Taking the Performing Arts to the Next Level

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This past fall, Christopher Gruits became only the third person to lead the Annenberg Center for the Performing Arts since 1976.

(The first was Stephen Goff Ar’62, whose tenure ran through 1997, followed by Michael Rose, who stepped down last summer.)

Before he came to Penn, Gruits—whose title at the Annenberg Center is executive and artistic director—produced more than 600 arts events a year at Interlochen Center for the Arts in Michigan. The Annenberg Center job appealed because he liked the idea of shaping Philadelphia’s cultural offerings—with the aim of putting the campus arts center in line with the Brooklyn Academy of Music, which bills itself as “the home for adventurous artists, audiences, and ideas.”

“A lot of artists performing at BAM or Joe’s Pub are skipping Philadelphia—passing right by it on the Acela—and going straight down to DC,” he says. “The question is how do we capture those artists and present them to Philadelphia?”

Looking ahead to the 2017-18 season, which launches in September, “The big concept for the Annenberg right now is renewal,” he says. “We want to be the place for the highest quality and most innovative artists across dance, music, theater, and film.”

As head of the busy arts center, which includes three theaters and an administrative staff of almost two dozen, Gruits has the opportunity to shape both Penn’s arts landscape and the city’s cultural scene. The Annenberg presents more than 300 performances a year—mainly concerts, plays, dance shows, festivals, and Penn student productions—that bring 50,000 people into its Walnut Street building.

At the top of Gruits’s plan is a refreshed commitment to world premieres, commissions of new work, and artists’ Philadelphia debuts—hallmarks of the Annenberg’s early years. He notes that after opening in 1971, the center consistently brought then-unknown artists to Philadelphia, including composers Philip Glass and Steve Reich, and mounted groundbreaking theater works that alumnus and Broadway legend Hal Prince C’48 Hon’71 helped track down.

But in recent decades, the center became known for its jazz and world music concerts and contemporary dance performances. Those staples will be back for the 2017-18 season, but Gruits has also inserted his new priorities. “We’re really thinking about fulfilling [the center’s] original mission, which is to be a place for innovative arts,” he adds.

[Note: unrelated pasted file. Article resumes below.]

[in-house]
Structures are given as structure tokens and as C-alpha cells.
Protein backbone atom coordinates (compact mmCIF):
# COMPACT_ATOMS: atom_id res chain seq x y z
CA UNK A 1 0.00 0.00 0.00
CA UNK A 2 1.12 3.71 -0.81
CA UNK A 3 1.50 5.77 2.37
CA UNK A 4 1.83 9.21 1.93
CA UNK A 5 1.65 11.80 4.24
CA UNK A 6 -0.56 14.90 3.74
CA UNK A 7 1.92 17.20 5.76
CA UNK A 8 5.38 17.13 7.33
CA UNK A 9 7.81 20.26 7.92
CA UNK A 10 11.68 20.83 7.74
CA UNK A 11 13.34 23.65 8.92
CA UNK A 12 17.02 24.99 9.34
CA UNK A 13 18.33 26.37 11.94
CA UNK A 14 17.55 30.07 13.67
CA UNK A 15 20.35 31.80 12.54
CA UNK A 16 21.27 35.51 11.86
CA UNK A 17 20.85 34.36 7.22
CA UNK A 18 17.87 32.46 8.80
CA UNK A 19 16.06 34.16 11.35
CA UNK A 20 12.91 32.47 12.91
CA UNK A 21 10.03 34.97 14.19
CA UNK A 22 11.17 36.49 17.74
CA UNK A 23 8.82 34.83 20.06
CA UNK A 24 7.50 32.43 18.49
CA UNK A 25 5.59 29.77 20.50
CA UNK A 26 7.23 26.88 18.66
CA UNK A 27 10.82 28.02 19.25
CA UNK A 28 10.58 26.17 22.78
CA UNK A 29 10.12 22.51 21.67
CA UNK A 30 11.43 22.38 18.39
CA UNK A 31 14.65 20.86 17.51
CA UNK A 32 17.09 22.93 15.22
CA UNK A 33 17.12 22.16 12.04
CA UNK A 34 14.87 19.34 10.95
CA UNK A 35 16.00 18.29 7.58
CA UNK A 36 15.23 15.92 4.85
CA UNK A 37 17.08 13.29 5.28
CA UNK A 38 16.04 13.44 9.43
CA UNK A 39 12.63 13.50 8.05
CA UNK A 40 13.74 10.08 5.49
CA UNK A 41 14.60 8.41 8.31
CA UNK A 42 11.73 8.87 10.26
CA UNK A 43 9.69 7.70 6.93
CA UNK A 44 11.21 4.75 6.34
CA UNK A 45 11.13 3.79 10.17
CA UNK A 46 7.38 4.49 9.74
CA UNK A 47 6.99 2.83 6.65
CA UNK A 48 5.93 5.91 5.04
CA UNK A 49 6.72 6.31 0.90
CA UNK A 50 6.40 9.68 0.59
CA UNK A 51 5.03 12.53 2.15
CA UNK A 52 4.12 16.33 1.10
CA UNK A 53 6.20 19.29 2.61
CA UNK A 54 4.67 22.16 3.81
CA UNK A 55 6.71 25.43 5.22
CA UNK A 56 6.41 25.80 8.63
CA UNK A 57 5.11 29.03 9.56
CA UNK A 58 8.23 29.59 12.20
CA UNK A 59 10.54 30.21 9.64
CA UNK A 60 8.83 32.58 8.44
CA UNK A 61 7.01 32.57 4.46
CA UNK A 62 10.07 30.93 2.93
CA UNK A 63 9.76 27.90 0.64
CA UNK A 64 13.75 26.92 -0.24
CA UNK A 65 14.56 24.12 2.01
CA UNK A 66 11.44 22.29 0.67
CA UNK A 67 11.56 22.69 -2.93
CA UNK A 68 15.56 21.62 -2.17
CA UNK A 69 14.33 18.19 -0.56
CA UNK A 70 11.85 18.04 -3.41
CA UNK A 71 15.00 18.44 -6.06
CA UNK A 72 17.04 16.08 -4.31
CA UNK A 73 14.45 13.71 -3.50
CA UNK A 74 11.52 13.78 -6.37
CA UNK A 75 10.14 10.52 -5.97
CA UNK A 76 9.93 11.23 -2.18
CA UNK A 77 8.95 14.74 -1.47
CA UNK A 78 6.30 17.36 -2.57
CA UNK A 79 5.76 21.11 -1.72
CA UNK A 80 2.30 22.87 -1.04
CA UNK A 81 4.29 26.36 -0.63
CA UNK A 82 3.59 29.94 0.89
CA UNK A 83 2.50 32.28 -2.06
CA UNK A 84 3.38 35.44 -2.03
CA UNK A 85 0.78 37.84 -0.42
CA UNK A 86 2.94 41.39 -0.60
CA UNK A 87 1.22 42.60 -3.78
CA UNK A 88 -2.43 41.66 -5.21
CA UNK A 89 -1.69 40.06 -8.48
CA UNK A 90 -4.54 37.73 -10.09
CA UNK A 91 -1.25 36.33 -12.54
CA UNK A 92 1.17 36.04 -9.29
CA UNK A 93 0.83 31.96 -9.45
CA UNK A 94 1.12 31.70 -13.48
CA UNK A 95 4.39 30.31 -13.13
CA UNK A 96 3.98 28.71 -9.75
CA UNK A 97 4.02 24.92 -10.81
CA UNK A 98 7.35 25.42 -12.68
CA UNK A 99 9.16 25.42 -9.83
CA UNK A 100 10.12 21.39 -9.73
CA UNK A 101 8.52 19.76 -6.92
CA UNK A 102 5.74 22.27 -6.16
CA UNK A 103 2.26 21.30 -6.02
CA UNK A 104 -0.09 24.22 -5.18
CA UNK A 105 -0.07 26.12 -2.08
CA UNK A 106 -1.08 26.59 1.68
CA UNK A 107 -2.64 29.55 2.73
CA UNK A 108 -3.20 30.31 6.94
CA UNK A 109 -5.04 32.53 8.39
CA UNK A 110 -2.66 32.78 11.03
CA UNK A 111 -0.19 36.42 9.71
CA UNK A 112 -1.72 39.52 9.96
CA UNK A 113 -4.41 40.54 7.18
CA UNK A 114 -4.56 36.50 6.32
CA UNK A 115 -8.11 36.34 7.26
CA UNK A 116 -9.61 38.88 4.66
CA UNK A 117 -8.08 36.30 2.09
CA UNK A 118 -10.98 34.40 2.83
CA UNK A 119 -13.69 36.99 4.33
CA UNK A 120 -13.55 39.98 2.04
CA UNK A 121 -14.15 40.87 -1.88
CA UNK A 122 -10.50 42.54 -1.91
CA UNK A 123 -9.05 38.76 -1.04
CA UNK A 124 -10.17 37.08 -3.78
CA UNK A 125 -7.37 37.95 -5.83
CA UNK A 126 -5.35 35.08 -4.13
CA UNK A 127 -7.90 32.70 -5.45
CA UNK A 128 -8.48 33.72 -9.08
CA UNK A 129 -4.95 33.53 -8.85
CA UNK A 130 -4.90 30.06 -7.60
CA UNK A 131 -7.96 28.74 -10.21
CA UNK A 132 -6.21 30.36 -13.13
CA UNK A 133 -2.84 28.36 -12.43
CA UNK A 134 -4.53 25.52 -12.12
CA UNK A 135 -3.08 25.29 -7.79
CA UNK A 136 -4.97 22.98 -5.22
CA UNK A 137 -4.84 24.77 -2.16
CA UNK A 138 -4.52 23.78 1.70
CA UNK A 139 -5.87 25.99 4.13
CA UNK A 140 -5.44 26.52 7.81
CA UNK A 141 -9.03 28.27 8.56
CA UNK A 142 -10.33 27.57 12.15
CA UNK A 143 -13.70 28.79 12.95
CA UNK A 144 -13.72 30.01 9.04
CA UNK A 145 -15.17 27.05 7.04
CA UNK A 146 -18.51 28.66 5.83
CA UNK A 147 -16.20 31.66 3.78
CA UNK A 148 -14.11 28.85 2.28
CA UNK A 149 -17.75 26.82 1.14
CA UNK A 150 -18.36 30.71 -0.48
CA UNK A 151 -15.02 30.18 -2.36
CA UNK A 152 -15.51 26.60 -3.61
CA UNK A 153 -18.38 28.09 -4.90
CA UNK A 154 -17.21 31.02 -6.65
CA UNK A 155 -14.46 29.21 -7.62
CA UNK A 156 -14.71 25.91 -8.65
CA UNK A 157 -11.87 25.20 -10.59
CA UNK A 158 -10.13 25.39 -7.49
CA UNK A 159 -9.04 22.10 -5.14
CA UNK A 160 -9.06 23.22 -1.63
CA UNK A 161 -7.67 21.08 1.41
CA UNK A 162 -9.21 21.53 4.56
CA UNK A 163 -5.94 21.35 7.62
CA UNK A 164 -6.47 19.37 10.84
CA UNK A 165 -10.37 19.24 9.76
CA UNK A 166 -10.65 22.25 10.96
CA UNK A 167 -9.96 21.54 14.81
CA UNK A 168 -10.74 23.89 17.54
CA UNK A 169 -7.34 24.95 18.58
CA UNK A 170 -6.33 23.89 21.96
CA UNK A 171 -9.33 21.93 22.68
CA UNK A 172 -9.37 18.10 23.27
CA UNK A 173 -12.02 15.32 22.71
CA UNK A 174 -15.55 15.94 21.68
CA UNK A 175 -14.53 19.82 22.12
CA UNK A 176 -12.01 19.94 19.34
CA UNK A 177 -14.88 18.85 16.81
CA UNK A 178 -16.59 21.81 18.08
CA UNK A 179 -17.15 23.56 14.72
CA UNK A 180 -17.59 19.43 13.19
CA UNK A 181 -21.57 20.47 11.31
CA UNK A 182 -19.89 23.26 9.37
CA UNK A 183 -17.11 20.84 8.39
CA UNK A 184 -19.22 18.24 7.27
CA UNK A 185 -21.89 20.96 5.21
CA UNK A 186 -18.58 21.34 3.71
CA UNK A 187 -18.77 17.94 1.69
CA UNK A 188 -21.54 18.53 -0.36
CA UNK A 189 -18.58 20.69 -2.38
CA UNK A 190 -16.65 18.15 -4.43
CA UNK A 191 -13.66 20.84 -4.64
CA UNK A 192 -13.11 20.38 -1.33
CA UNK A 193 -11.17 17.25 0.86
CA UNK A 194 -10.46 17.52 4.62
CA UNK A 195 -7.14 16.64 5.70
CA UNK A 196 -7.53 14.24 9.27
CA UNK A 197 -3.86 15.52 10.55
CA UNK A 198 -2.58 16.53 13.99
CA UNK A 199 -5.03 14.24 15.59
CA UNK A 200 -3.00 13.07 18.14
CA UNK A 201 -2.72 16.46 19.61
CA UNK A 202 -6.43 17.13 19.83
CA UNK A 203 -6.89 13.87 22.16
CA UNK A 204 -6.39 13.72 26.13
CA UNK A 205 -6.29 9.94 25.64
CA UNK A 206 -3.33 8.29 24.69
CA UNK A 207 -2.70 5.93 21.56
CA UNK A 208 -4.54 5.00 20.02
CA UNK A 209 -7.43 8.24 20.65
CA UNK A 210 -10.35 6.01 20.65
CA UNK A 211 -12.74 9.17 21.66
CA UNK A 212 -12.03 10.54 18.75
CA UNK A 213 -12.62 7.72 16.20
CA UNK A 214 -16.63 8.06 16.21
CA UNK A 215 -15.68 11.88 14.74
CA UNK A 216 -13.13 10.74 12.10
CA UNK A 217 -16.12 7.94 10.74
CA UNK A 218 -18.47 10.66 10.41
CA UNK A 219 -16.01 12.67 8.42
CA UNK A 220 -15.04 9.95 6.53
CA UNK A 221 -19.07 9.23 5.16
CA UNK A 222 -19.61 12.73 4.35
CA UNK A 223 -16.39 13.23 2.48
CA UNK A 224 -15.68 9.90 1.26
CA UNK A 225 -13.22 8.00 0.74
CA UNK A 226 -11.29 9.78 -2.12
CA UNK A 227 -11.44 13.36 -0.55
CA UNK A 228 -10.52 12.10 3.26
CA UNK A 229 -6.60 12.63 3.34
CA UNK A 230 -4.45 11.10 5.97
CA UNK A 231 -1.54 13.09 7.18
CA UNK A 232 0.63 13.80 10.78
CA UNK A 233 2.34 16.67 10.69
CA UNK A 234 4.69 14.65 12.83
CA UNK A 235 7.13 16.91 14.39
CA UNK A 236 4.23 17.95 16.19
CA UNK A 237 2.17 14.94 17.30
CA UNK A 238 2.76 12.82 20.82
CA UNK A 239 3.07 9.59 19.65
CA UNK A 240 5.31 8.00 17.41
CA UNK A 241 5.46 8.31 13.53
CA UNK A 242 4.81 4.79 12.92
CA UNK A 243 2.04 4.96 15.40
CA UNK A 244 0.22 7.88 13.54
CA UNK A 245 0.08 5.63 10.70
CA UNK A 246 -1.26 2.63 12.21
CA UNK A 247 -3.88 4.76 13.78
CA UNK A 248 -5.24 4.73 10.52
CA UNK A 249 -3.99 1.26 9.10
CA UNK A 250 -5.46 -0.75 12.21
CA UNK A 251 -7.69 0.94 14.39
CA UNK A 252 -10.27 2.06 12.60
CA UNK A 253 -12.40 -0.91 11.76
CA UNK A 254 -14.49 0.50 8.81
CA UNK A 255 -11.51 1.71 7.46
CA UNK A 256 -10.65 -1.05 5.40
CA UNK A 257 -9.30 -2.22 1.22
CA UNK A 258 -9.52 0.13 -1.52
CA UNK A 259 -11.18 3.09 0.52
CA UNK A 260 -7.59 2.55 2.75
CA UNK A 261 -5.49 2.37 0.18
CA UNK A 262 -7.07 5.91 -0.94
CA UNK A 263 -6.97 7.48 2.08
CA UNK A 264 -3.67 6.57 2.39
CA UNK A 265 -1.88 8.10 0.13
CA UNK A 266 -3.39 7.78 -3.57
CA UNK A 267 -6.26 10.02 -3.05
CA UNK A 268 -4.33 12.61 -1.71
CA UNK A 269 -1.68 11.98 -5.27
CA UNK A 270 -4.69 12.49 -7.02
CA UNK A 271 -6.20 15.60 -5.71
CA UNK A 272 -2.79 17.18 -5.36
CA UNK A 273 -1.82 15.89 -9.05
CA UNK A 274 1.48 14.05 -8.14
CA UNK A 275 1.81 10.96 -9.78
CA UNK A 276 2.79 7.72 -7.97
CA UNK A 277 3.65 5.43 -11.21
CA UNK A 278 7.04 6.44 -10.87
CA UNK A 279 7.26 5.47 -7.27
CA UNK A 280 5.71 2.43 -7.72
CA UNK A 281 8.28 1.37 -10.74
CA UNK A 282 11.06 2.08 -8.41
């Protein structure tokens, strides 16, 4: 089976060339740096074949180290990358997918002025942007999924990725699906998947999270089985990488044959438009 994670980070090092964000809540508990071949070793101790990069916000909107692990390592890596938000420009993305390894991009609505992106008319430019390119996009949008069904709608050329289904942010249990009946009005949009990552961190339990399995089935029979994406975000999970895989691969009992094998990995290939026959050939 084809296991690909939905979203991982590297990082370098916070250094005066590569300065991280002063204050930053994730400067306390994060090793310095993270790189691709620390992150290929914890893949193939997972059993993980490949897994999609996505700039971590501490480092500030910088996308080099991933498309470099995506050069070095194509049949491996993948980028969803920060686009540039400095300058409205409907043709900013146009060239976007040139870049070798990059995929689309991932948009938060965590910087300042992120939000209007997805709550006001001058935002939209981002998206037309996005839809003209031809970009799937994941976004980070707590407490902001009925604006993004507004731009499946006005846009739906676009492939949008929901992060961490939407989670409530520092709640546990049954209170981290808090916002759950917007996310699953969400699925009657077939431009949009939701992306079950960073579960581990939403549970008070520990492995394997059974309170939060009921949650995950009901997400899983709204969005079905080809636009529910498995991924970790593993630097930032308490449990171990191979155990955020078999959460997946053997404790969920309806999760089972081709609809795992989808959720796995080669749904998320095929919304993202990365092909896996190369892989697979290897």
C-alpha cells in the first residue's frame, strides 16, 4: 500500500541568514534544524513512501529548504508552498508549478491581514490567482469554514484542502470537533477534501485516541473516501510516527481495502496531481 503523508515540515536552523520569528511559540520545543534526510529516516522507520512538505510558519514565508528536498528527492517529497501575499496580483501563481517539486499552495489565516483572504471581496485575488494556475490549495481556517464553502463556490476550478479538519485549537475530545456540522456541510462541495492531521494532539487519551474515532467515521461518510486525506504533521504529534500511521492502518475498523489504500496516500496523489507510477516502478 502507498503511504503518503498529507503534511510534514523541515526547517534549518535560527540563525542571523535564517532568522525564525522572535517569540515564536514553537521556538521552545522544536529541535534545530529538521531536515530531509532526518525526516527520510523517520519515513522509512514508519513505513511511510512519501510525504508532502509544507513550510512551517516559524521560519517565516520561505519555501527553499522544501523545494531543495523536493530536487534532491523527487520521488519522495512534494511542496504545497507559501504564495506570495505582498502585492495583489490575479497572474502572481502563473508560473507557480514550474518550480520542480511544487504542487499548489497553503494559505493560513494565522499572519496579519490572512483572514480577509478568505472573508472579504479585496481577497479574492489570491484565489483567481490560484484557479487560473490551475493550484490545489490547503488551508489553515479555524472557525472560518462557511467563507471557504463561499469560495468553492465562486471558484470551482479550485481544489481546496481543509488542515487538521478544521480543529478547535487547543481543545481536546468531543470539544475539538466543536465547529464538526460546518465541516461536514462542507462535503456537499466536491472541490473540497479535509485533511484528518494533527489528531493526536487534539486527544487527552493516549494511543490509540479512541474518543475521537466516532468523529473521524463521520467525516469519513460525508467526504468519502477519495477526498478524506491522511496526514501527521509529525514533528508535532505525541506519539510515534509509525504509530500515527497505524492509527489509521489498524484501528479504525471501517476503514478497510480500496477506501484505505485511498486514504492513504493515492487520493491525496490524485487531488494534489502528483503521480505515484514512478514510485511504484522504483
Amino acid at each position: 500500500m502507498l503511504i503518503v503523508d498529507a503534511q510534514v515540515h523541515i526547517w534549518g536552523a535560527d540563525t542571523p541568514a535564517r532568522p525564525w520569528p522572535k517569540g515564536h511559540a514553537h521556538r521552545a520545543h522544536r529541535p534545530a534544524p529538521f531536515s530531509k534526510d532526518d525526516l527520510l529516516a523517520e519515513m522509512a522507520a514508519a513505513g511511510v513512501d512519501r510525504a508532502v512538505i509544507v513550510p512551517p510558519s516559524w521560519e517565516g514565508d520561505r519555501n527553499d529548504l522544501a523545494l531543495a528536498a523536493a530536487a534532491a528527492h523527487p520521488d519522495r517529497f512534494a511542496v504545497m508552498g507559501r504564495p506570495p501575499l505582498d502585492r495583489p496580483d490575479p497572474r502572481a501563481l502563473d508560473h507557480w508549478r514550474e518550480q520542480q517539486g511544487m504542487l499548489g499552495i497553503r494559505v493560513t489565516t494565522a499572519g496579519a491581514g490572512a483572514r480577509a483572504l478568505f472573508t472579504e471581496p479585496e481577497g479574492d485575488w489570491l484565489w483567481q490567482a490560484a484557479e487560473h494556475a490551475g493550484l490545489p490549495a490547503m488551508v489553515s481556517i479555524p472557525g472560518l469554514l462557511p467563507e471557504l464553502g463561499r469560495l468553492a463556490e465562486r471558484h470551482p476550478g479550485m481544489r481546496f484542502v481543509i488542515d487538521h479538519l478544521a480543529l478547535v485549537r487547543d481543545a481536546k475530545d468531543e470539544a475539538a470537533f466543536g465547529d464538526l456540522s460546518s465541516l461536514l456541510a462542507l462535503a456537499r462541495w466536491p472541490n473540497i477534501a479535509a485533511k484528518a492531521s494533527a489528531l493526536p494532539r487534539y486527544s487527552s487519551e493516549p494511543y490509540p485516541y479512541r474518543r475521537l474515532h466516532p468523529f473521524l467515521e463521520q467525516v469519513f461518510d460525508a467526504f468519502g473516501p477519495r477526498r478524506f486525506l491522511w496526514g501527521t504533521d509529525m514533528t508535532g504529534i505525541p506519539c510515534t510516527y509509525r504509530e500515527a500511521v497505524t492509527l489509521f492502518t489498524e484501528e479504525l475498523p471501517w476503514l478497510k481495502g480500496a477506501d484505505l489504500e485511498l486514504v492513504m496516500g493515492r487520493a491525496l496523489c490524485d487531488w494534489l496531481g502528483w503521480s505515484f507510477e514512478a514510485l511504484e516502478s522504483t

The new season will open with a Philadelphia Fringe Festival performance—one that’s both a world premiere and a collaboration with Philly’s Pig Iron Theatre Company and Penn’s environmental-humanities and theatre-arts programs. The music/theater work addresses climate change and will involve four local choirs. Gruits says it’s the first major collaboration between Annenberg and the 21-year-old Fringe Festival, and notes that it’s “very much in line with what Annenberg used to do in the ’70s and ’80s.”

He’s also bringing artist residencies to the center, starting next February with Mark Morris. “He’s arguably one of the most important modern choreographers in the world,” Gruits says, “and very much a polymath—he has his hands in everything from music to film to writing.” While in residency, Morris will select films to screen, present a performance by his Mark Morris Dance Group, offer an outreach program to Philadelphia schools, and work with Penn dance students through the Platt Student Performing Arts House.

The Chamber Orchestra of Philadelphia will be in residence throughout the new season, offering several performances in the Prince Theater and working with the music department. The performances will be relaxed and informal, with a cash bar and musicians talking to the audience between pieces, Gruits says. “It’s really the first time the chamber orchestra has come over to this side of the river.”

He also wants to work closely with academic programs and departments within the University. Gruits squeezed an electronic music performance (presented with the music department) into the season that just ended. The upcoming slate will include collaborations with Penn’s theater-arts and Africana-studies programs, and a Cuba Festival presented with La Casa Latina and the Cuban Club.

When it’s feasible, Gruits hopes to take the Annenberg’s visiting artists and performances outside its 3680 Walnut Street location. He says to expect pop-up performances in the center’s outdoor plaza and, he hopes, both full-scale and smaller shows inside Irvine Auditorium, at the ARCH building, and in the Pennovation Center’s plaza.

“We’re trying to think about Penn’s campus as a canvas for programming,” he says, “and we’re trying to meet students and the community where they are.”

Even with Annenberg right in the middle of campus, Gruits knows that attracting significant numbers of students for performances can be a challenge—except when student groups present their own shows or concerts. He plans to book artists that will lure more students: indie rock bands, singer-songwriters, maybe even a comedy series.

“Performing arts is a big part of a liberal arts education, and we really want Penn graduates to leave with at least a little knowledge and expertise about it,” Gruits says. “But today’s student might resonate more with a YouTube celebrity or a comedian than a modern dance troupe.

“Philadelphia’s a city that’s both big and small enough that you can have a real impact,” he adds. “I saw a huge opportunity at Penn to take the Annenberg to the next level.”—Molly Petrilla C’06

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